The temperature response to stratospheric water vapour changes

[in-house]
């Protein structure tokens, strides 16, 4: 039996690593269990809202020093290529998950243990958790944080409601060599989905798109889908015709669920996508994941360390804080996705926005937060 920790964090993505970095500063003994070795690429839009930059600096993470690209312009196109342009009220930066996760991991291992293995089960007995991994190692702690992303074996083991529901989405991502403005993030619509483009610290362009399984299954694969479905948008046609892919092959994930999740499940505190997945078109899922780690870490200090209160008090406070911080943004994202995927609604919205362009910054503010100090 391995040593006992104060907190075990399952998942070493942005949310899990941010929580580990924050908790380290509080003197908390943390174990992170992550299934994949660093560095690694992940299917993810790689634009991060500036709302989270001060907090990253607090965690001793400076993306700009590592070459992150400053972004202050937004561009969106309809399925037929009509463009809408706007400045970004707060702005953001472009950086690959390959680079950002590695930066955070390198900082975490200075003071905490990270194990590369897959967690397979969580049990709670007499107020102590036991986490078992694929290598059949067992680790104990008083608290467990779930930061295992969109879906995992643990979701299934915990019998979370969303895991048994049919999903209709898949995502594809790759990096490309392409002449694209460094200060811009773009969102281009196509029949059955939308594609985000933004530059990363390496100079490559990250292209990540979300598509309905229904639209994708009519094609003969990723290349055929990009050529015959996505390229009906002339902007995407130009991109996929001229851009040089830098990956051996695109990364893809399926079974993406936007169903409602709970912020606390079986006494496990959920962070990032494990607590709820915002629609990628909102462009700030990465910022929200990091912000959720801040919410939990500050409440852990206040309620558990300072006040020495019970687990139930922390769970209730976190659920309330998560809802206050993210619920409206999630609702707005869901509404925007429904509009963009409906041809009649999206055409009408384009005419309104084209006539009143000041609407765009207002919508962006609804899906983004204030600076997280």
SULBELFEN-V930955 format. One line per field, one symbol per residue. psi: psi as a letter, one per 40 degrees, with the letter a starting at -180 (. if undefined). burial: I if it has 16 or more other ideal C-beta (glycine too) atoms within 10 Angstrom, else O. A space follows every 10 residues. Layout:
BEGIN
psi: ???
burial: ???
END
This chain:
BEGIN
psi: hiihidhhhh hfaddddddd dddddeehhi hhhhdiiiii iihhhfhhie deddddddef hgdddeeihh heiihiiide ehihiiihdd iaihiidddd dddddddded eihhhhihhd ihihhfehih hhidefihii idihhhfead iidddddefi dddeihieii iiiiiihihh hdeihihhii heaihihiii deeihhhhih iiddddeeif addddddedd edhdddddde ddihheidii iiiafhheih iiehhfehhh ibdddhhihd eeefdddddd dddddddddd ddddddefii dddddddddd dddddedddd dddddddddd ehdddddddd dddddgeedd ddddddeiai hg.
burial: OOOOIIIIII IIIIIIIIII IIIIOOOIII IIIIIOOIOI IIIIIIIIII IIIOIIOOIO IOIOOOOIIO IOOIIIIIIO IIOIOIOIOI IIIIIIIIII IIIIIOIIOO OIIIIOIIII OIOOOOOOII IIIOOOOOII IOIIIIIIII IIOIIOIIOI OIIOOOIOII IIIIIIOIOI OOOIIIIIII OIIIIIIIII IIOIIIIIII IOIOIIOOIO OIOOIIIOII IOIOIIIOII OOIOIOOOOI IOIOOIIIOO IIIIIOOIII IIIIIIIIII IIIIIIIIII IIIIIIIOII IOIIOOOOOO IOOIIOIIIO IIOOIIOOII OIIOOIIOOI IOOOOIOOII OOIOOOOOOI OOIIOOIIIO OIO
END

This study uses an analytical model, based on the cooling-to-space approximation, and a fixed dynamical heating model to investigate the structure of the stratospheric cooling that occurs in response to a uniform increase in stratospheric water vapour (SWV). At all latitudes, the largest cooling occurs in the lower stratosphere and decreases in magnitude with height. The cooling is strongly enhanced in the Extratropics compared to the Tropics. This is markedly different to the case of an increase in CO2, which causes maximum cooling near the stratopause and a small warming in the tropical lower stratosphere. The qualitative differences in the structure of the cooling can be explained by the smaller opacity of water vapour bands in the stratosphere compared to CO2. The small opacity means that the magnitude of the initial heating rate perturbation only decreases by a factor of four between the upper and lower stratosphere for a SWV perturbation. Therefore, to balance the heating rate perturbation, the largest temperature change is required in the lower stratosphere. Increasing the background concentration of SWV causes the water vapour bands to become more opaque. For a SWV perturbation applied to a background SWV concentration ≥30 ppmv, the heating rate perturbation and temperature change structurally resemble those from an increase in CO2. In the Extratropics, the lower height of the tropopause is found to cause the enhancement in the cooling at those latitudes. By controlling the depth of atmosphere which adjusts to the SWV perturbation, the tropopause height affects the net exchange of radiation between the layers in the stratosphere as they cool. The latitudinal gradient in upwelling infrared radiation at the tropopause and variations in the background temperature are found to have only a minor effect on the structure of the stratospheric temperature response to a change in SWV. Copyright © 2011 Royal Meteorological Society